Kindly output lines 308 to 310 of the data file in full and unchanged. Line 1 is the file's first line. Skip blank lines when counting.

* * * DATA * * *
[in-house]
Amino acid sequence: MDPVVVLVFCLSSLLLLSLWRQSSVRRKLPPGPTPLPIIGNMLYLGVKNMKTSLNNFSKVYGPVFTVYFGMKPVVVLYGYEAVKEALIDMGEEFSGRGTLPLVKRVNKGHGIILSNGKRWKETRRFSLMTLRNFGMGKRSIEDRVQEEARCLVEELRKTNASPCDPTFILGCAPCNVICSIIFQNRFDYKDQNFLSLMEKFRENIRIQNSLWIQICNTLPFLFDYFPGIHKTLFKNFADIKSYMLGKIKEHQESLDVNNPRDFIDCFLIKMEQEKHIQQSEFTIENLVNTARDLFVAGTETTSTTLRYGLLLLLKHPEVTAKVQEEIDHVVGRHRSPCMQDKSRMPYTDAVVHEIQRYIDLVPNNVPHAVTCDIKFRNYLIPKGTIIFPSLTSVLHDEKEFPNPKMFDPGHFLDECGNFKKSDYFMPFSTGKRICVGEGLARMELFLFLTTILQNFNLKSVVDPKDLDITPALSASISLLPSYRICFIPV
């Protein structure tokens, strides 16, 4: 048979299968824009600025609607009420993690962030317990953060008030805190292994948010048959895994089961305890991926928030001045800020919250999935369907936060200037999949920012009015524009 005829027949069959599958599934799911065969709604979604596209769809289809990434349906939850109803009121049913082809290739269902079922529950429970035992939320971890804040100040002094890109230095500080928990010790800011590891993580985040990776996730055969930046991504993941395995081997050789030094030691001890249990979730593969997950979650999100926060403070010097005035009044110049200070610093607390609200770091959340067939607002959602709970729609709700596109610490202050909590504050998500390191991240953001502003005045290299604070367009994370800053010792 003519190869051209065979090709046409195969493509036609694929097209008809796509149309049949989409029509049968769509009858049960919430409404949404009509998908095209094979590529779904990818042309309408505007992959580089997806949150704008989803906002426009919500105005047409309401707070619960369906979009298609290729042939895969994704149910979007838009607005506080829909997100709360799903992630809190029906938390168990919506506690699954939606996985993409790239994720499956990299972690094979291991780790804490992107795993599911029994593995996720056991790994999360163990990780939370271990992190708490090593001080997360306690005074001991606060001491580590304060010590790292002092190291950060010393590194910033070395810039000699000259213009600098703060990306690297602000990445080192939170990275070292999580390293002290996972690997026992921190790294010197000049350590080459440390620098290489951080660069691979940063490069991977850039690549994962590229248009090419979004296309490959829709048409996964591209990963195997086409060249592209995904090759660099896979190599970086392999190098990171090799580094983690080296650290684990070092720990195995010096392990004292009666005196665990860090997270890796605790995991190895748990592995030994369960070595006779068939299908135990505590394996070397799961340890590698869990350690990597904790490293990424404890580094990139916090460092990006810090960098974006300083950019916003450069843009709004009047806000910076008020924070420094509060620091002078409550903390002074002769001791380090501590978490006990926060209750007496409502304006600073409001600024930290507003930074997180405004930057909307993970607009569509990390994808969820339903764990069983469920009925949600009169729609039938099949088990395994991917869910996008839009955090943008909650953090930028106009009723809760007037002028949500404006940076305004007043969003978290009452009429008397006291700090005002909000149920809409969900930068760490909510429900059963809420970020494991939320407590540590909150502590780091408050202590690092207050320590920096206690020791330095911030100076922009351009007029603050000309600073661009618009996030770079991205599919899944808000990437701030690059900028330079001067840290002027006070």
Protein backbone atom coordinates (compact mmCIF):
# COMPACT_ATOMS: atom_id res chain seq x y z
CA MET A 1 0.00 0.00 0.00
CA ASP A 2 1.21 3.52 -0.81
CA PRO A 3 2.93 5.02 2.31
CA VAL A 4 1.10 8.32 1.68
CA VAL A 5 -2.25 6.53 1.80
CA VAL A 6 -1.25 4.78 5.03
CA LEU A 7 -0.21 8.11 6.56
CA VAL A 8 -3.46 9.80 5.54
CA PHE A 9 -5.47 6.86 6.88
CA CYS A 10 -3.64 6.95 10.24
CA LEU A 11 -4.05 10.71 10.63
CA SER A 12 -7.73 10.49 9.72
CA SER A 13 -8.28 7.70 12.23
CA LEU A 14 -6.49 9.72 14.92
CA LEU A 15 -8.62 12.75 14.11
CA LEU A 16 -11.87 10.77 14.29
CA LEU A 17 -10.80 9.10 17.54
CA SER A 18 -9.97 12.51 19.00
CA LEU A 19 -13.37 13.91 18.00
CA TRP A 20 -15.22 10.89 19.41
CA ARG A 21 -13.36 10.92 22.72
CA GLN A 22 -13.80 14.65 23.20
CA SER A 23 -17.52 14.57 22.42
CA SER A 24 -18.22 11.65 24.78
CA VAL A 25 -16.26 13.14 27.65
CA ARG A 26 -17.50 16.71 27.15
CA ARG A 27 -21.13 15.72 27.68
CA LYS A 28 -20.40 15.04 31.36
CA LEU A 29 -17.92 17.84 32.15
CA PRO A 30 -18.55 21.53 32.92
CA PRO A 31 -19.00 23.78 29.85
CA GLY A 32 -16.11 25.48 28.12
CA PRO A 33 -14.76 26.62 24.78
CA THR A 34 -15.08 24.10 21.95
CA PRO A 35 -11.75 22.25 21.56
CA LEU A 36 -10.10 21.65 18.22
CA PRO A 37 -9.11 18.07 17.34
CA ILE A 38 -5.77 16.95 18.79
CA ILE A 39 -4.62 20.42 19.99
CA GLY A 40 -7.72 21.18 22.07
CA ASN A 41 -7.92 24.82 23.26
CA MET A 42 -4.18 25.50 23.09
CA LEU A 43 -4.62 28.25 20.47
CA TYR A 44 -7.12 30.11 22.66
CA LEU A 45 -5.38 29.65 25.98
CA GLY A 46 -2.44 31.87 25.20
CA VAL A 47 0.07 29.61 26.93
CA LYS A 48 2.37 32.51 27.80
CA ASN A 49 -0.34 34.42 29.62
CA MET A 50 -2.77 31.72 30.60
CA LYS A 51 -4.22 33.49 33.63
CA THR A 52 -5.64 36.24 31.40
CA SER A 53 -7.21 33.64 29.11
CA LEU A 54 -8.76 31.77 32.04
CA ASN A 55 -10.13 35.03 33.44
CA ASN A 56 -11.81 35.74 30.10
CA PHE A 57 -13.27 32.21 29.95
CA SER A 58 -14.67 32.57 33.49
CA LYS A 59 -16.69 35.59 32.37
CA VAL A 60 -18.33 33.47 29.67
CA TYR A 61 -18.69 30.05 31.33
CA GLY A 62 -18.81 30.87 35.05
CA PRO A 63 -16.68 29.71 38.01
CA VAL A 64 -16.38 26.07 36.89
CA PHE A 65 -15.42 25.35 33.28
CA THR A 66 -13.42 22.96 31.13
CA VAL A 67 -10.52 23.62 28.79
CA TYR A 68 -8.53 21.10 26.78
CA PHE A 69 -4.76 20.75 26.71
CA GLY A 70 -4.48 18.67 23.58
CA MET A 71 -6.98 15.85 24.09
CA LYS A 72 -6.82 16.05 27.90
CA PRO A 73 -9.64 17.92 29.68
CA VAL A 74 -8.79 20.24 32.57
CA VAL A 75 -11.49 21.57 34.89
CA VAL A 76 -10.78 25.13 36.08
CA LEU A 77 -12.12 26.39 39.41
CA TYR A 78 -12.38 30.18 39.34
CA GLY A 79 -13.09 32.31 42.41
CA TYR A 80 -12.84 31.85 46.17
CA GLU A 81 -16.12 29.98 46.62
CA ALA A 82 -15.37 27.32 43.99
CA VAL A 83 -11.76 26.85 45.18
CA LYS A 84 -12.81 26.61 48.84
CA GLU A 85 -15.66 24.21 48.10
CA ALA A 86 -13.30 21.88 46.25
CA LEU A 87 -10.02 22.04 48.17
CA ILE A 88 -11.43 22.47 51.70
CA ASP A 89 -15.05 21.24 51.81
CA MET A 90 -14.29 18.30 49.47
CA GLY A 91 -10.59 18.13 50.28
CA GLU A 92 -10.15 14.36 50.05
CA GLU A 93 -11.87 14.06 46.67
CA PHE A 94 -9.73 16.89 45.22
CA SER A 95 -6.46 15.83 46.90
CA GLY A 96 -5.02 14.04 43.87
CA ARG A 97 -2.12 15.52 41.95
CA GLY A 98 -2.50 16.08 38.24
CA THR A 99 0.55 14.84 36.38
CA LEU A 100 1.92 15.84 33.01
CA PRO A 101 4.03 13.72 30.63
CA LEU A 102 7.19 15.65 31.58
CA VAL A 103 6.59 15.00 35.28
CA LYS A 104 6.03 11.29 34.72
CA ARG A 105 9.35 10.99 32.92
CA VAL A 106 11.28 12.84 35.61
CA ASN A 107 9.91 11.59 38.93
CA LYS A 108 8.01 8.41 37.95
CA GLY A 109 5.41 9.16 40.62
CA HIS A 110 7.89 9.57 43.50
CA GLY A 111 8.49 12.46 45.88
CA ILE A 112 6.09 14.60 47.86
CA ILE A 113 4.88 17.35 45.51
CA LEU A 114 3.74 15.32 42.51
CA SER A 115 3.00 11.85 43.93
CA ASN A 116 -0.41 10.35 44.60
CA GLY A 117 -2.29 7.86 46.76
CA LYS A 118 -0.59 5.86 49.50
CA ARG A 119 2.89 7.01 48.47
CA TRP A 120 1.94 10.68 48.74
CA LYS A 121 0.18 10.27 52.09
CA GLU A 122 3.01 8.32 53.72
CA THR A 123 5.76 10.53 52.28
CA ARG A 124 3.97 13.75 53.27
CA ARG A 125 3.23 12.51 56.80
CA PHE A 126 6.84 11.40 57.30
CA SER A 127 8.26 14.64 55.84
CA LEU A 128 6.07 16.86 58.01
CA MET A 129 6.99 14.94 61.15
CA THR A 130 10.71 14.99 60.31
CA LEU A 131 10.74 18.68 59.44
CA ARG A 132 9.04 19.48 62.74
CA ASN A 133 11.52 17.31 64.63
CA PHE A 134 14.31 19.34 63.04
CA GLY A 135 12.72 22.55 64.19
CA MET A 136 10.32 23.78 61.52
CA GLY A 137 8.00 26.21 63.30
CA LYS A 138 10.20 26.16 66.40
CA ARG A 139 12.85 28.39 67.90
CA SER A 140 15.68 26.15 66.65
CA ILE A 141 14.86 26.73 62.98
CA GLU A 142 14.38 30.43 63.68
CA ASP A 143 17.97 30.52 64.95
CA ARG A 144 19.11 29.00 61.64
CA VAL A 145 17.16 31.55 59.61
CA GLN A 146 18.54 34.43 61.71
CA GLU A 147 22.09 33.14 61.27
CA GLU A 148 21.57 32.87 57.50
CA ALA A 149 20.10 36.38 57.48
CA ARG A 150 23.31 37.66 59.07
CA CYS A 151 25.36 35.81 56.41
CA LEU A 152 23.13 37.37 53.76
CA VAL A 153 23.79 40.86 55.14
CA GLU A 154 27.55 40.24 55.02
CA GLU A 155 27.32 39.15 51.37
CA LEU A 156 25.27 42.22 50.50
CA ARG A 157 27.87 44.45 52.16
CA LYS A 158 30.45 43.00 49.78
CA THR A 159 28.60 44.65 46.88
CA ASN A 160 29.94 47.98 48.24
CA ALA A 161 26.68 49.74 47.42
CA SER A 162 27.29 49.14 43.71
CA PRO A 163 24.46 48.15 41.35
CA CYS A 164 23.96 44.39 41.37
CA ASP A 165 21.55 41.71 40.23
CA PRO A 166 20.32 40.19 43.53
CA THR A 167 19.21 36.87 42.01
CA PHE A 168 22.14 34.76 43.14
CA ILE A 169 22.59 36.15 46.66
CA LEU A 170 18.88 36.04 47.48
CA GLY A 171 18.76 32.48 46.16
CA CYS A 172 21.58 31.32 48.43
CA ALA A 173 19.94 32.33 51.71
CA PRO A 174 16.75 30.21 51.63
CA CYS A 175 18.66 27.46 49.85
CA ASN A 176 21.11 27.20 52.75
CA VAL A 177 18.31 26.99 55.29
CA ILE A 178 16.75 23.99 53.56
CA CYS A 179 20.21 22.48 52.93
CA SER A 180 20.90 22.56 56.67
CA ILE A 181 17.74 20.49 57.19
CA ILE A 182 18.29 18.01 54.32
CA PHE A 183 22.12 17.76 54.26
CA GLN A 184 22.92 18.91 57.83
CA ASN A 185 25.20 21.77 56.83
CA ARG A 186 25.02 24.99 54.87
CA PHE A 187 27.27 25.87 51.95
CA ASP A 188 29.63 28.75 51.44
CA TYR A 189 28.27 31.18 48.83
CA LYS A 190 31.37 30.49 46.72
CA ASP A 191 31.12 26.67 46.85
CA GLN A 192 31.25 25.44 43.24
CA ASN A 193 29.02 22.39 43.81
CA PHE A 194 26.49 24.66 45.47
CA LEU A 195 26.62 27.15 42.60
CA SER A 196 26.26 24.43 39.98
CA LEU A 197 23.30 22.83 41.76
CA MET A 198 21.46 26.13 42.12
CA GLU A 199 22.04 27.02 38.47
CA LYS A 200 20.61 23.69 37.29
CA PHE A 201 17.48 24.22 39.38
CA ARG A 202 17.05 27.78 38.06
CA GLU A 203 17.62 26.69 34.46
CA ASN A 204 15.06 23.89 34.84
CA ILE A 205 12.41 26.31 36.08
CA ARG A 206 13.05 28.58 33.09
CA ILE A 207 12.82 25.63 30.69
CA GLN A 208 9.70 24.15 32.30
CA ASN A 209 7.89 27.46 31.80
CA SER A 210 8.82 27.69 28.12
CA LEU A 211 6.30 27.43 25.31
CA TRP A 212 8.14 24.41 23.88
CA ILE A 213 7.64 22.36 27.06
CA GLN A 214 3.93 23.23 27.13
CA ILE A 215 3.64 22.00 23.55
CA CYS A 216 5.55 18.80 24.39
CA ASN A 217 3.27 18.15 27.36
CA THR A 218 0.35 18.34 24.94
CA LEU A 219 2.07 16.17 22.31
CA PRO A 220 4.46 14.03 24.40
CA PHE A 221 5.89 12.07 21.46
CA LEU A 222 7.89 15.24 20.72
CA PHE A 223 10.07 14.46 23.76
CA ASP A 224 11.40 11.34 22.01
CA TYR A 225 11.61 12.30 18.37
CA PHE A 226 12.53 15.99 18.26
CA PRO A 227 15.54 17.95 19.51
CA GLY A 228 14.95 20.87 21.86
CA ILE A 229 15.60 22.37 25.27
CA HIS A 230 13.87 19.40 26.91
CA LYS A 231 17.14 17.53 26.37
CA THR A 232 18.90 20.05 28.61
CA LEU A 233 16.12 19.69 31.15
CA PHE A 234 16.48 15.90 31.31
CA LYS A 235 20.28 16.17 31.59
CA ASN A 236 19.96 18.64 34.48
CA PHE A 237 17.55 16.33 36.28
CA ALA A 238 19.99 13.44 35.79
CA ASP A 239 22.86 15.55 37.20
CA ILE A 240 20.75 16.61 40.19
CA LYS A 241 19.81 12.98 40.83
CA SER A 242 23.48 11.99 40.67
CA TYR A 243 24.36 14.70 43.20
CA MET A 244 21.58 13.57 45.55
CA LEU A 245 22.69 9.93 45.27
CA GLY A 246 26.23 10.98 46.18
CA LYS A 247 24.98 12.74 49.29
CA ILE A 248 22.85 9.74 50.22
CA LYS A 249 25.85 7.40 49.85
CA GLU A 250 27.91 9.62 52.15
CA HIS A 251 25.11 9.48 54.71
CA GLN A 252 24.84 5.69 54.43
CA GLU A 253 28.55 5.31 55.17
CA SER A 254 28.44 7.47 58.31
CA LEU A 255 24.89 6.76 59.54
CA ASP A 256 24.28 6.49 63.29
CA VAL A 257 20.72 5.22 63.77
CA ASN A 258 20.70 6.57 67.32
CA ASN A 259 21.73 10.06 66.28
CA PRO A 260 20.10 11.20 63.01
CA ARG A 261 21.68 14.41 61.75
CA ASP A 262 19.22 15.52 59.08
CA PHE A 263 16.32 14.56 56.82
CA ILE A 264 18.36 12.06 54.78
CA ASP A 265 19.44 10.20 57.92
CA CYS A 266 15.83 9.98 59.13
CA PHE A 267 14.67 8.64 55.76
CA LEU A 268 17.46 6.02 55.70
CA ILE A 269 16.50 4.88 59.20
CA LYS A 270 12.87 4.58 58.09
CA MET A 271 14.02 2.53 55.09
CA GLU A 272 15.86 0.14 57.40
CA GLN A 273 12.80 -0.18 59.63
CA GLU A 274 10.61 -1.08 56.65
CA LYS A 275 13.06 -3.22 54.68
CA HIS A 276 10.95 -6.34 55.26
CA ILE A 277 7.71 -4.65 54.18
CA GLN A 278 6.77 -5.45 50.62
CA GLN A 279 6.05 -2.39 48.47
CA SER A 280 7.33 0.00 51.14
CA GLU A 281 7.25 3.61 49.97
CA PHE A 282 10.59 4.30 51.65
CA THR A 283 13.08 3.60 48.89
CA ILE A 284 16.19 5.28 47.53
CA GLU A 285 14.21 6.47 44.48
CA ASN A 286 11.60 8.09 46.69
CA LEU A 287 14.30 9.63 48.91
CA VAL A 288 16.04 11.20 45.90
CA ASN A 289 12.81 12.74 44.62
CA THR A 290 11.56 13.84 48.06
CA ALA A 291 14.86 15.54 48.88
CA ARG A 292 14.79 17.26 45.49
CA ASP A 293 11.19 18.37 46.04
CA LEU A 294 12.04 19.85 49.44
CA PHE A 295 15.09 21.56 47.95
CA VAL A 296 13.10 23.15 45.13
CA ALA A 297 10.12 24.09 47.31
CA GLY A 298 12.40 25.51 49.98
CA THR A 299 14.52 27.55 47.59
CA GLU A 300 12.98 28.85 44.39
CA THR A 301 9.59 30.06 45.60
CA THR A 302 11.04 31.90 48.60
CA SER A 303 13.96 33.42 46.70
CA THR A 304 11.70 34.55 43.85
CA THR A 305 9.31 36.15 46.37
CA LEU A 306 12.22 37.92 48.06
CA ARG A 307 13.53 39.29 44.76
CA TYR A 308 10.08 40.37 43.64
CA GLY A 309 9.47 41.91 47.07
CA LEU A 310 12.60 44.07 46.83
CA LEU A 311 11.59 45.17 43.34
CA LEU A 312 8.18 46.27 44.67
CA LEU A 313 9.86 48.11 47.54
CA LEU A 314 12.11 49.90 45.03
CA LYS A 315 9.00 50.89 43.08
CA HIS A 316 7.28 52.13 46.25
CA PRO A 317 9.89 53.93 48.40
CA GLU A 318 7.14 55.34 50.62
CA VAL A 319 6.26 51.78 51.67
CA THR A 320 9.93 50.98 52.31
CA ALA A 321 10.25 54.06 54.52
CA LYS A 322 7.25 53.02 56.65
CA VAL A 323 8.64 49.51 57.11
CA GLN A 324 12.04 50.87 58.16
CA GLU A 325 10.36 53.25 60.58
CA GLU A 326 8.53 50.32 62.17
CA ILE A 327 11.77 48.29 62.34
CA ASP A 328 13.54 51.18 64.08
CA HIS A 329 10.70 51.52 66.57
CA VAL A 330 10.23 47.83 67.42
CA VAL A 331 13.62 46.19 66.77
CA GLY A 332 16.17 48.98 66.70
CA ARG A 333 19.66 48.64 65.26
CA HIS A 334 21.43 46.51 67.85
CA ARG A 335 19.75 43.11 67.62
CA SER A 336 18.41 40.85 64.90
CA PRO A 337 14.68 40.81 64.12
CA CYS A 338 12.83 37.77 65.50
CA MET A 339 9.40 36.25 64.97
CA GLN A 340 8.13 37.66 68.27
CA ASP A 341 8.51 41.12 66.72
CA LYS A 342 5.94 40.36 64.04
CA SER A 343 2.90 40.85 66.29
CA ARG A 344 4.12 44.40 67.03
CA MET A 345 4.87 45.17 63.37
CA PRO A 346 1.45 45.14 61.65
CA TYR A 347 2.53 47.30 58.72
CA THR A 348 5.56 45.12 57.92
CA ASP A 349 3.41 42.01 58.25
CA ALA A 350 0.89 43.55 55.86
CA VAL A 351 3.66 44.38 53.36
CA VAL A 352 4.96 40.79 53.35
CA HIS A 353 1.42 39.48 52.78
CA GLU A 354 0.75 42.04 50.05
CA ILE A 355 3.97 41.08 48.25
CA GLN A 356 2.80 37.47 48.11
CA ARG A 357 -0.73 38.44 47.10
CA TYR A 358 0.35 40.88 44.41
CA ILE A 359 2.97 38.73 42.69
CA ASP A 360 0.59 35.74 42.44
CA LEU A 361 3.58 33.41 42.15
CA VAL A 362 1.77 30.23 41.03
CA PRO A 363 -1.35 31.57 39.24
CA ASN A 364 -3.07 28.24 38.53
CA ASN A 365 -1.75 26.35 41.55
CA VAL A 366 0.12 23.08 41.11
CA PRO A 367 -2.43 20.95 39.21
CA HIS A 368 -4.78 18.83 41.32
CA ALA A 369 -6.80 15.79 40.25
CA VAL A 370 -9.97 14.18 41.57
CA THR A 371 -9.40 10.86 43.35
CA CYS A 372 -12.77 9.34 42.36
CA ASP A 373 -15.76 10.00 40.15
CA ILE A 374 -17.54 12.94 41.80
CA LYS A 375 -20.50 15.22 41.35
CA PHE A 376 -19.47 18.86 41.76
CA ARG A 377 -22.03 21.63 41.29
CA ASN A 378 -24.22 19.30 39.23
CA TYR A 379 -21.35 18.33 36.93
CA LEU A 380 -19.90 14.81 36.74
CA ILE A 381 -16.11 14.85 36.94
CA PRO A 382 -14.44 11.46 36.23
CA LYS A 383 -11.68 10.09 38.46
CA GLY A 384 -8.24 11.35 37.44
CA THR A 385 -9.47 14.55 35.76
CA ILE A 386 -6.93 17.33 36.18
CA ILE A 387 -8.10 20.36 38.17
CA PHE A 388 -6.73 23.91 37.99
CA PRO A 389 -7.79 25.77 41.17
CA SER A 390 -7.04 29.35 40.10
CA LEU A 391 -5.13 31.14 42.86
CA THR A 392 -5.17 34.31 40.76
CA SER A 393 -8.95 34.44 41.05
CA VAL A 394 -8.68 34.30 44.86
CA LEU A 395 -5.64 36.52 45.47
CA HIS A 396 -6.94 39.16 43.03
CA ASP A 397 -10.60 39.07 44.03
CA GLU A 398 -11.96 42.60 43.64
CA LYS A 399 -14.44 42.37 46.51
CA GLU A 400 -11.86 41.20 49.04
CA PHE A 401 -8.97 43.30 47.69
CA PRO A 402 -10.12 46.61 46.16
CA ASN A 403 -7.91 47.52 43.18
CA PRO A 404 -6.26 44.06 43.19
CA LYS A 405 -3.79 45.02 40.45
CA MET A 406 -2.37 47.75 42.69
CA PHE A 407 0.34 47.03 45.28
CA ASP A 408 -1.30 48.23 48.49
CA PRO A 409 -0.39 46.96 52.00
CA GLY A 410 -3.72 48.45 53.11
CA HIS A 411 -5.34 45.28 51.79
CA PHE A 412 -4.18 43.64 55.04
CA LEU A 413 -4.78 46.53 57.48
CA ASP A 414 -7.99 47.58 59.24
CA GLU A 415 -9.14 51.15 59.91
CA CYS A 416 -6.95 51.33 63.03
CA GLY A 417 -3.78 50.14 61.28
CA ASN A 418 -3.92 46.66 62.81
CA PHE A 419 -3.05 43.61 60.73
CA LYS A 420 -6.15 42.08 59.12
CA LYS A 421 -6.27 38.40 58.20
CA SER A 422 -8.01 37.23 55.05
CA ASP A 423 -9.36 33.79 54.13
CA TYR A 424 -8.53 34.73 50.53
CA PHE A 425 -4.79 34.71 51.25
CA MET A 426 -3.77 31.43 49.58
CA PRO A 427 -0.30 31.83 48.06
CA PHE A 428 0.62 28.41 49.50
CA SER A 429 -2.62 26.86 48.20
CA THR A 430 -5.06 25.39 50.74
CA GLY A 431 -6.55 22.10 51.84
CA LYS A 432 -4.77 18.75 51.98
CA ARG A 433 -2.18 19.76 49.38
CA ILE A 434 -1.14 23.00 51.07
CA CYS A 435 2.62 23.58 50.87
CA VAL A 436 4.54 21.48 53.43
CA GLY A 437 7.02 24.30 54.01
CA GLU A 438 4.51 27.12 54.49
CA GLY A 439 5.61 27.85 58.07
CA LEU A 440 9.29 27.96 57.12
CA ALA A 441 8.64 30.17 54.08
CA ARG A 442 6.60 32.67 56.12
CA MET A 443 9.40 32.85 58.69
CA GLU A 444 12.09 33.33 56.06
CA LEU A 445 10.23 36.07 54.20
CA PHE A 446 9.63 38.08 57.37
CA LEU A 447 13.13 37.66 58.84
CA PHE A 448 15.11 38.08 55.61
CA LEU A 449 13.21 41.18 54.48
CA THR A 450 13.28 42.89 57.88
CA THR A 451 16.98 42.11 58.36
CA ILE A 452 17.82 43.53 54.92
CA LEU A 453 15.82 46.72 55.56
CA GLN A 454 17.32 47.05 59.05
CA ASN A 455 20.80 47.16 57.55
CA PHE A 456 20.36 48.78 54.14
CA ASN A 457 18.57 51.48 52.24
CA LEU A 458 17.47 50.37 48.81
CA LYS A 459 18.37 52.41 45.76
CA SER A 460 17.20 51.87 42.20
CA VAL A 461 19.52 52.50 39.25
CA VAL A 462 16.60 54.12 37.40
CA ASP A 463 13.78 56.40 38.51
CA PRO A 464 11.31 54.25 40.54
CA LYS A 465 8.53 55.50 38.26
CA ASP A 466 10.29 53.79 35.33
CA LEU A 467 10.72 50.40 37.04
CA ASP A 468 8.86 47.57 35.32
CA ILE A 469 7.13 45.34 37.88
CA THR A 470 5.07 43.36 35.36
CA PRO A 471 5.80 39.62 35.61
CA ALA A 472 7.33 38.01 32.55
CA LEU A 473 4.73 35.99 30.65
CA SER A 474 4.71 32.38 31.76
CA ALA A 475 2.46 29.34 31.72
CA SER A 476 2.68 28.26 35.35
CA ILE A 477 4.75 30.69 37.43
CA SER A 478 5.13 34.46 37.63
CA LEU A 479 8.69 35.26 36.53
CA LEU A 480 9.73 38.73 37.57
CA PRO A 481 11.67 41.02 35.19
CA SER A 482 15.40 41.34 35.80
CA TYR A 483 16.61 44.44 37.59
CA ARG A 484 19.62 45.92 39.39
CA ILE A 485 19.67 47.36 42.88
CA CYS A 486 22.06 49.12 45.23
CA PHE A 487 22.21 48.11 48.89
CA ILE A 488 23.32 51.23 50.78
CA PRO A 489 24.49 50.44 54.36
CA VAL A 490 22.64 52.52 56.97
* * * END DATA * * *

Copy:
CA SER A 303 13.96 33.42 46.70
CA THR A 304 11.70 34.55 43.85
CA THR A 305 9.31 36.15 46.37